When TRL ended, MTV should’ve changed its name, having replaced music with so-called “reality” programming almost entirely. Since TRL’s demise in 2008, what has MTV been known for? Snooki? Awful dating shows? Also-rans from previous hits like my favorite, Laguna Beach, now call MTV their permanent home.

The “M” in MTV is what made it what it was, a cultural magnate that was able to determine what would be “cool” for millions of American teenagers. The culture that surrounded the music was equally as important, but music was at the heart. Without it, we’re left with GTL and not much else.

So what now, if not MTV, defines “cool” for the largest and most marketed-to generation yet? 

In this age, with social media, globalism, and segmentation down to the smallest of characteristics, it’s possible that no single entity could be so culturally significant again. My takeaway is this: understanding your consumer is now more important than ever. Generalizations are harder to make, trends are harder to find and faster to fall, and for a generation who thinks its smarter than advertisers? We have to be that much better.

Consumer Behavior: Learning From the Toddler Crowd

Brian Millar, strategy director at Sense Worldwide and co.Design contributor, spent a couple of years as a stay-at-home dad and learned a few things that proved valuable to his career as a creative strategist.

His insights are remarkably dead on. What that says about consumers, I’m not sure; but the 5 lessons he mentions can certainly go a long way in teaching consumer behavior.

1. Emotional benefits sell better than rational ones. 

Rational: “Eat your spinach, it’s good for you.”
Emotional: “Kids, tonight we’re having…pasta presents!” – also known as spinach ravioli.

2. Don’t ask your consumers whether they want something new. 

He cites two really smart guys in talking about how he got his kids to watch Laurel & Hardy in black and white, an impressive feat when they were used to watching the Tellytubbies.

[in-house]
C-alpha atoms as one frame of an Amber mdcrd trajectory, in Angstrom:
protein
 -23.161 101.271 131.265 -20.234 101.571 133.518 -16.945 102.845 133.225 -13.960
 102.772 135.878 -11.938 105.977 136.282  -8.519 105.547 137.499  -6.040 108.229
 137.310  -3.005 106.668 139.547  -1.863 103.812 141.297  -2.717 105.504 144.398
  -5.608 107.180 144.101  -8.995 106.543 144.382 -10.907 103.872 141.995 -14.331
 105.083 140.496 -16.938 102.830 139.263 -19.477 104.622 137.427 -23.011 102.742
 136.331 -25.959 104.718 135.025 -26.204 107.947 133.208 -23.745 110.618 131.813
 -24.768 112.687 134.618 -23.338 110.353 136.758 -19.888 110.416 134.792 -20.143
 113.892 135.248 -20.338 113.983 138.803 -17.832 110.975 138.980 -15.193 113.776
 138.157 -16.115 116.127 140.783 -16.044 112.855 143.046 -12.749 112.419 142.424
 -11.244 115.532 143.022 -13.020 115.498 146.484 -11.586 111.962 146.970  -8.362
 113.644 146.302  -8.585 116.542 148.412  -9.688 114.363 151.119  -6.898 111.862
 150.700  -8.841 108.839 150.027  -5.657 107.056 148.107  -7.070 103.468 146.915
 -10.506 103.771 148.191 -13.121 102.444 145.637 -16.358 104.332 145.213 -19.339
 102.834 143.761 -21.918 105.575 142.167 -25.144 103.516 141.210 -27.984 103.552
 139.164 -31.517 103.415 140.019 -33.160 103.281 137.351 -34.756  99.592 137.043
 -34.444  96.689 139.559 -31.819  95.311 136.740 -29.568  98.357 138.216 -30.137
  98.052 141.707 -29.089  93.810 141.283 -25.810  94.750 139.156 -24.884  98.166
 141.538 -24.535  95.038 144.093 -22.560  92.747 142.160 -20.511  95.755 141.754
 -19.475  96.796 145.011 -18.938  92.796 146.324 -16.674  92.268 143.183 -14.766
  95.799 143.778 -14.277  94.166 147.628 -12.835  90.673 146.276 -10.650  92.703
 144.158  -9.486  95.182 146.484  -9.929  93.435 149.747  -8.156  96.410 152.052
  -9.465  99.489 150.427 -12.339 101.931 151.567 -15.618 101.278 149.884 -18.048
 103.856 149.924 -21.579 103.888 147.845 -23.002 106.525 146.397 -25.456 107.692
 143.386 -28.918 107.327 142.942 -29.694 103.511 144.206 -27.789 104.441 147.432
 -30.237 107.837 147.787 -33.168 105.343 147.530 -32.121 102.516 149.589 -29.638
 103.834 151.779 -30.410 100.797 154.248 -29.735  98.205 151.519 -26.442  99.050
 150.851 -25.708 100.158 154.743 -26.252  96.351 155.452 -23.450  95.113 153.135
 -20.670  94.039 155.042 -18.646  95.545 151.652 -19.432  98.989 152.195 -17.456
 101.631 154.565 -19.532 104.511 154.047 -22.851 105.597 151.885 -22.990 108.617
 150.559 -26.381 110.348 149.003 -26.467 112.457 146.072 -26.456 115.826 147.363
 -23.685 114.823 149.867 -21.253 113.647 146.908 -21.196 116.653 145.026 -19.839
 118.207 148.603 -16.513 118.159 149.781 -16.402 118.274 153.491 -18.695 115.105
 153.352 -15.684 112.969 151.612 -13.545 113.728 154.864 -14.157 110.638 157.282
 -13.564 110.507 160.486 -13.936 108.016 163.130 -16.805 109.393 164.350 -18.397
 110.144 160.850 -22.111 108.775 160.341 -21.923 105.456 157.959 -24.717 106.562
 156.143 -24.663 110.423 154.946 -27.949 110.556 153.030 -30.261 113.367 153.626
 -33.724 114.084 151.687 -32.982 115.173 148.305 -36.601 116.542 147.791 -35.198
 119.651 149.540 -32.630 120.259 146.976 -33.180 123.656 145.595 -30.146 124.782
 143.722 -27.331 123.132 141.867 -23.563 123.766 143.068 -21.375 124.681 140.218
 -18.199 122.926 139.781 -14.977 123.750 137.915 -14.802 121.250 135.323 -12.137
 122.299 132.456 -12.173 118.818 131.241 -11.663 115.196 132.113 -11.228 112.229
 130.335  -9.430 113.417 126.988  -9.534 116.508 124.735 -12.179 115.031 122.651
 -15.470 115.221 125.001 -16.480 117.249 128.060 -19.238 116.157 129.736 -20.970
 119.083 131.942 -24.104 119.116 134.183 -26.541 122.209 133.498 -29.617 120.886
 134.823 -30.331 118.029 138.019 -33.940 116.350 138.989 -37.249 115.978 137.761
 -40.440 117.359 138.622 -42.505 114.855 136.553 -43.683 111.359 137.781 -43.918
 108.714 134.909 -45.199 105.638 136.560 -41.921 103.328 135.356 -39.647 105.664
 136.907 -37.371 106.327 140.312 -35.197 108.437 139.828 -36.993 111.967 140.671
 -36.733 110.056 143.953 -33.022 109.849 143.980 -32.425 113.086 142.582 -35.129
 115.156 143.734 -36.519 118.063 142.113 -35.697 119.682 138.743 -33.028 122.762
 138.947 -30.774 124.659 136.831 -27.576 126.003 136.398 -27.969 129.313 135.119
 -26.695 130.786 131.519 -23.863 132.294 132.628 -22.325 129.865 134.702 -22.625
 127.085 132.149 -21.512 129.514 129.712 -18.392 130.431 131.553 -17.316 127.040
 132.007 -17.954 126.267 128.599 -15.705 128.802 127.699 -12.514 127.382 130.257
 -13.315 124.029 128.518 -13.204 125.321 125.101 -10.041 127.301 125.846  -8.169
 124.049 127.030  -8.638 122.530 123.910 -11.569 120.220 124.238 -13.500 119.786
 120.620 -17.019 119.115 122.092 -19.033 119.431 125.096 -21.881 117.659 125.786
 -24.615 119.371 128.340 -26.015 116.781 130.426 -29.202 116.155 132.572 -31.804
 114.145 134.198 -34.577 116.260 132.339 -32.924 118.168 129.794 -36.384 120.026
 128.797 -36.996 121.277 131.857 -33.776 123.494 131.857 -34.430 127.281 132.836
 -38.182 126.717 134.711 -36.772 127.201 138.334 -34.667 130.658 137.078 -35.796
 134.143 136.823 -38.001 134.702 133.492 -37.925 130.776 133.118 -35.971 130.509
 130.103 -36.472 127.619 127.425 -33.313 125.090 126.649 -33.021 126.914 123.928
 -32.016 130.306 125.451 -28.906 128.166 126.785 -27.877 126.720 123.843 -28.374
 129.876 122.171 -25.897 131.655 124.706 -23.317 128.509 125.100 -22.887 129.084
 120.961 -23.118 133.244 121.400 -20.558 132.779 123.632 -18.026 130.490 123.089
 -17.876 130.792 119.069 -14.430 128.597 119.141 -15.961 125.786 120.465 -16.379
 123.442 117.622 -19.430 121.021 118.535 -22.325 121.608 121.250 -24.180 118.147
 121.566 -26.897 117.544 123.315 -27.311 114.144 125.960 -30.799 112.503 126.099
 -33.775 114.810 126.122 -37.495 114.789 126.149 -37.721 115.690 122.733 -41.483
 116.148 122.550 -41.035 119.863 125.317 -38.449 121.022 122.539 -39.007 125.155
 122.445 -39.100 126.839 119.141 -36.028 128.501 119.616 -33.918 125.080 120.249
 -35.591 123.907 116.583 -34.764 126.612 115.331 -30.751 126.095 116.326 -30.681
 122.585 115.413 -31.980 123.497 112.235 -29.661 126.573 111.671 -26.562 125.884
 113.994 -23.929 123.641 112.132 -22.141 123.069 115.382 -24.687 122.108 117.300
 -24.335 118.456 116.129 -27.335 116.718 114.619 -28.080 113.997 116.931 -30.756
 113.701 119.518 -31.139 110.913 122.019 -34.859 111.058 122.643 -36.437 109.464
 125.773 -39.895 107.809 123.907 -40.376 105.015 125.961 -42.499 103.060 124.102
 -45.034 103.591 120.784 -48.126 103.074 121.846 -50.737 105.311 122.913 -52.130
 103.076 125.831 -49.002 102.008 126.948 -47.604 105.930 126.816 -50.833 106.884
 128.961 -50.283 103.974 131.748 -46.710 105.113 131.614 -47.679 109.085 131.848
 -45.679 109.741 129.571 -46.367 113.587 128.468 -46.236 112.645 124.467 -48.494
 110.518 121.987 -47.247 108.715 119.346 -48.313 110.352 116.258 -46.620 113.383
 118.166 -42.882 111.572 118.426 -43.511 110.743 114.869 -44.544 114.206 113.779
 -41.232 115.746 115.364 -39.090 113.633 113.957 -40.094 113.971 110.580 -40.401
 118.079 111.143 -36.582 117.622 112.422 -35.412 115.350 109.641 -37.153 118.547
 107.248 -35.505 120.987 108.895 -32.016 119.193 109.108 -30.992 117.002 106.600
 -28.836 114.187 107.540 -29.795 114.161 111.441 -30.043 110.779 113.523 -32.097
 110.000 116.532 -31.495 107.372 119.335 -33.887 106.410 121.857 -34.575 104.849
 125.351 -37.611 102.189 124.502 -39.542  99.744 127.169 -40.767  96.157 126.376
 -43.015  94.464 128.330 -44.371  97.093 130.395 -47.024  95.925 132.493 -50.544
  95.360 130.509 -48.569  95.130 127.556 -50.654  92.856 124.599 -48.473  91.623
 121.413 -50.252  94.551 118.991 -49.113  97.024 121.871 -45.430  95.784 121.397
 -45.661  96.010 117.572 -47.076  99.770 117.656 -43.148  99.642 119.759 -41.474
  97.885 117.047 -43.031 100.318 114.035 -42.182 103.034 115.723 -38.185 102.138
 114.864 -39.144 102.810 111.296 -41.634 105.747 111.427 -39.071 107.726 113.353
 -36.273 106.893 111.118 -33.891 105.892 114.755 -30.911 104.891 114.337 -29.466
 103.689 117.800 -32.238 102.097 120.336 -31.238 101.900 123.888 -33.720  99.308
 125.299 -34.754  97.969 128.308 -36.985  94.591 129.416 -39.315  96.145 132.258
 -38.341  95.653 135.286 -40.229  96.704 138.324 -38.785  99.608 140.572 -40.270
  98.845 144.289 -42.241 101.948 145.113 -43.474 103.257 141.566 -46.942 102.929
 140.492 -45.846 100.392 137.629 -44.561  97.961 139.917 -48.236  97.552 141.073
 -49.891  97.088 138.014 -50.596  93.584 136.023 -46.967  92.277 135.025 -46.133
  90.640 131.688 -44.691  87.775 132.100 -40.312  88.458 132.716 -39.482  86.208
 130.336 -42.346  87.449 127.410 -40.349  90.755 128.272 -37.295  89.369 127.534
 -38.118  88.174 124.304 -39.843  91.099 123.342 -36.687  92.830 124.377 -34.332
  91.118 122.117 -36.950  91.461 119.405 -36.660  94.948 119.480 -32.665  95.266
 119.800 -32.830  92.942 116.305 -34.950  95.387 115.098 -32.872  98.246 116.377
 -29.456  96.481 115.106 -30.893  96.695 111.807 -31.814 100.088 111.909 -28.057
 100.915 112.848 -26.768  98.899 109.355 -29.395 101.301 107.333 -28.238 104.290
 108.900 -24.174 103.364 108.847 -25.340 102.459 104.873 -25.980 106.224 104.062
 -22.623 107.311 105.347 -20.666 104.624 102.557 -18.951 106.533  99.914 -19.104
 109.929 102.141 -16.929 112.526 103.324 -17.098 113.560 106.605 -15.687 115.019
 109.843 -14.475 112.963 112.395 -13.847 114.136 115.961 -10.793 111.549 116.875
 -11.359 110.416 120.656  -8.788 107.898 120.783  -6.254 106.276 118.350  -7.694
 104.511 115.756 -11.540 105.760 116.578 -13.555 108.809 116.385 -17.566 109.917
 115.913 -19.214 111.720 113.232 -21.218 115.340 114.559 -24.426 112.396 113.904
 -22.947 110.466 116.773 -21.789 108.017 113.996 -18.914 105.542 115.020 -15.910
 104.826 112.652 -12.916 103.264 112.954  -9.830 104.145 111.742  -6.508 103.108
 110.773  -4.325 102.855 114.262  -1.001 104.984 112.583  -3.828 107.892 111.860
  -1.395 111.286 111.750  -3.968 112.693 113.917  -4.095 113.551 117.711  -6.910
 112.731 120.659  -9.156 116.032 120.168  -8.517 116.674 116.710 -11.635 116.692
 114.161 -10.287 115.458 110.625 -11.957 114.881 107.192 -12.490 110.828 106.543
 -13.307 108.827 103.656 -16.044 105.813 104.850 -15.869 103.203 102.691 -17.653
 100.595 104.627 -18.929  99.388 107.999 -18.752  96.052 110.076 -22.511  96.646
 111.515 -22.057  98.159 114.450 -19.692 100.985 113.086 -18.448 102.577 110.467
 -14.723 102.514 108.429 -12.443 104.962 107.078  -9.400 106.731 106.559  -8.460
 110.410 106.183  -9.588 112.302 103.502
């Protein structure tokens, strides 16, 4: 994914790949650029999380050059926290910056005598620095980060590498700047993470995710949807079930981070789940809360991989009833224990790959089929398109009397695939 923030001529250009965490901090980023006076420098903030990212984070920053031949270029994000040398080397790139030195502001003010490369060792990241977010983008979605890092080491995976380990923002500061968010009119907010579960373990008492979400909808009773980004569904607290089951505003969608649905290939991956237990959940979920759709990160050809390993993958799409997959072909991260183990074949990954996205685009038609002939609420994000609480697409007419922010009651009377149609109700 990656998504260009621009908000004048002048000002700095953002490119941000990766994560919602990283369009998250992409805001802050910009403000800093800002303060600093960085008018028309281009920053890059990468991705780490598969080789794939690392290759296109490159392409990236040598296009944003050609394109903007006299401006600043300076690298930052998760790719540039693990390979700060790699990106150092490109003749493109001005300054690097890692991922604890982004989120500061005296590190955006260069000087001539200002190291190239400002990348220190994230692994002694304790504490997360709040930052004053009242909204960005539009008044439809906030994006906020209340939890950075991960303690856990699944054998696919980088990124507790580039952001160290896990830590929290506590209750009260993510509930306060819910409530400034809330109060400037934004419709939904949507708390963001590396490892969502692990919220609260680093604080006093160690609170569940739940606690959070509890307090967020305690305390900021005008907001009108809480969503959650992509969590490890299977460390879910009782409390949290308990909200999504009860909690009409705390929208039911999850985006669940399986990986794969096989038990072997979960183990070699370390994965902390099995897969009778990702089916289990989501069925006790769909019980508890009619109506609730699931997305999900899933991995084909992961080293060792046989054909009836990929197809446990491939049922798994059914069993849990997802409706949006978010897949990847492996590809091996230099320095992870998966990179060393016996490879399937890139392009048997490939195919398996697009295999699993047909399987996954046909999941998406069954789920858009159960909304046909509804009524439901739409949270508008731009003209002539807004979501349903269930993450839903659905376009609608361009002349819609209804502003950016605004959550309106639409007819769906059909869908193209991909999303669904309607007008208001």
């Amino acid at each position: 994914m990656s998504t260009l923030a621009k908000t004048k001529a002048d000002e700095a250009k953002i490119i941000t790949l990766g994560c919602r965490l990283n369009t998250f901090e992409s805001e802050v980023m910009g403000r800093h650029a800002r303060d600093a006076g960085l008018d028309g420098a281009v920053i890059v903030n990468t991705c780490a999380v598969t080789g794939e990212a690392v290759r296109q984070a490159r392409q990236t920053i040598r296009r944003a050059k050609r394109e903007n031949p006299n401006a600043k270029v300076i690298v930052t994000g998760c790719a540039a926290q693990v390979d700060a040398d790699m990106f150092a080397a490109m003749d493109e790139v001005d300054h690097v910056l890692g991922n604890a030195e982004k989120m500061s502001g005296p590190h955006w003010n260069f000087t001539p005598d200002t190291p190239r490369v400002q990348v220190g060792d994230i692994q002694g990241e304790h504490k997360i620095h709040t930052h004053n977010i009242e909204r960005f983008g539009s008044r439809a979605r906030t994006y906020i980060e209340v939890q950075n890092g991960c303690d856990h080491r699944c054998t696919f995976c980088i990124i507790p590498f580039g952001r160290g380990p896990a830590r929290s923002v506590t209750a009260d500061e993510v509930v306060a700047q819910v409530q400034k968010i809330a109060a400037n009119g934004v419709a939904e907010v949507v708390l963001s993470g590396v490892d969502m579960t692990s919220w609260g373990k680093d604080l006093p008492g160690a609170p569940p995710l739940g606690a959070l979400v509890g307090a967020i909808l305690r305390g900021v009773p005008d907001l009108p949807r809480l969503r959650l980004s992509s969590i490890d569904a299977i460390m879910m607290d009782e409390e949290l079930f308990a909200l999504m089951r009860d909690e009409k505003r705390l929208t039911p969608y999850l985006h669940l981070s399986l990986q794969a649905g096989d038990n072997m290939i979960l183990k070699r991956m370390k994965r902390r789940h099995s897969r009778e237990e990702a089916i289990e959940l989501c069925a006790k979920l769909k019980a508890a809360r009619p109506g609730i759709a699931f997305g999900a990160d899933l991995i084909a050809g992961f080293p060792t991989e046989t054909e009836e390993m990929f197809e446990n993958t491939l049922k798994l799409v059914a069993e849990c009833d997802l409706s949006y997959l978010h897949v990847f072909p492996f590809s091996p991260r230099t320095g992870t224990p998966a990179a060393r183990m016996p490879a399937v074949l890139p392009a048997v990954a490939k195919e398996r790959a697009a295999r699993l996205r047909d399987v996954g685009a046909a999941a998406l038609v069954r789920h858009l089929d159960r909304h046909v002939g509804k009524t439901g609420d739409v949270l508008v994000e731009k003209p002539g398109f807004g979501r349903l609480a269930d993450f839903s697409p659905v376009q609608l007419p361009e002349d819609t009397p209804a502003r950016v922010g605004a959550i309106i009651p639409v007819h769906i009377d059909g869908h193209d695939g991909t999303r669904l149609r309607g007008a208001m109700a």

Malcolm Gladwell in Blink (a book I highly recommend): “We’re programmed by evolution not to like unfamiliar stuff (me, especially). So if you ask people whether they’d like something completely different to what they already have, they say no.”

Steve Jobs – in a quote that was ironically talked about in my marketing class just this morning – acknowledges that he knew better. “He didn’t ask us whether we wanted to lose parallel ports, floppy drives, or DVD writers. He just stopped putting them on his machines, and gave us something better.”

Consumers don’t always know they want something until its put in front of them. Did you know you wanted an iPhone before those first commercials came out? It’s more likely that on June 4, 2007, you had no idea such a phone was even possible.

3. Bonuses are better than bribes. 

Sales promotions fall into 2 categories: bribes and bonuses.

Bribes: think vouchers, money-off deals, etc. When the bribes dry up, everybody moves on. Millar uses the example of airline-loyalty schemes: when you pay for people to like you, you shouldn’t be surprised when they demand more.

Bonuses: getting something extra for doing something you’d like to do anyway. Think 2-for-1, discounted upgrades, etc. Bonuses increase loyalty after the promotion ends, where bribes do not.

4. Move beyond functional equivalence. 

For toddlers, everything is a toy. The toy itself, the box it came in, pots and pans, or a pile of rocks – it hardly matters. As a toy maker, the goal is to make something that’s especially fun.

That’s what marketing really boils down to. All cars are basically functional nowadays, and a Rolex tells time as well as the $20 watch from Target. Price has to be justified with better design, luxury, and superior service.

5. Nothing kills a bad product faster than good advertising.

It doesn’t matter how good your ad is, if the product is crap the product is crap. Telling his kids The Louvre would be better than Star Wars may have gotten them through the door, but skepticism quickly reared its head.

Lesson: “Don’t write checks in your communications that you can’t cash with your products and services.”